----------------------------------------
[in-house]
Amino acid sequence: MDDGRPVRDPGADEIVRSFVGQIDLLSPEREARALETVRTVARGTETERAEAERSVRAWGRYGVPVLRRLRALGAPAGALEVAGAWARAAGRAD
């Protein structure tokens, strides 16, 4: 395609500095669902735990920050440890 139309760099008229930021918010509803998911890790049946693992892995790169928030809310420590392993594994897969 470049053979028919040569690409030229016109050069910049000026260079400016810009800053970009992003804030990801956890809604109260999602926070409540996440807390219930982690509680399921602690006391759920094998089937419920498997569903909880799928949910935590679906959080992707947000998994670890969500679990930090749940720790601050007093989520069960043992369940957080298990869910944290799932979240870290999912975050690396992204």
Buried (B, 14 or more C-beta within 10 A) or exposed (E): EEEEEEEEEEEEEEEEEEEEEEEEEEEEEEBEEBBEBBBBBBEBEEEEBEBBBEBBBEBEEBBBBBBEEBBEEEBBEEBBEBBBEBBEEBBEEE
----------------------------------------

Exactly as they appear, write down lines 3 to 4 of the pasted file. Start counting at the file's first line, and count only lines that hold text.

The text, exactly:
């Protein structure tokens, strides 16, 4: 395609500095669902735990920050440890 139309760099008229930021918010509803998911890790049946693992892995790169928030809310420590392993594994897969 470049053979028919040569690409030229016109050069910049000026260079400016810009800053970009992003804030990801956890809604109260999602926070409540996440807390219930982690509680399921602690006391759920094998089937419920498997569903909880799928949910935590679906959080992707947000998994670890969500679990930090749940720790601050007093989520069960043992369940957080298990869910944290799932979240870290999912975050690396992204």
Buried (B, 14 or more C-beta within 10 A) or exposed (E): EEEEEEEEEEEEEEEEEEEEEEEEEEEEEEBEEBBEBBBBBBEBEEEEBEBBBEBBBEBEEBBBBBBEEBBEEEBBEEBBEBBBEBBEEBBEEE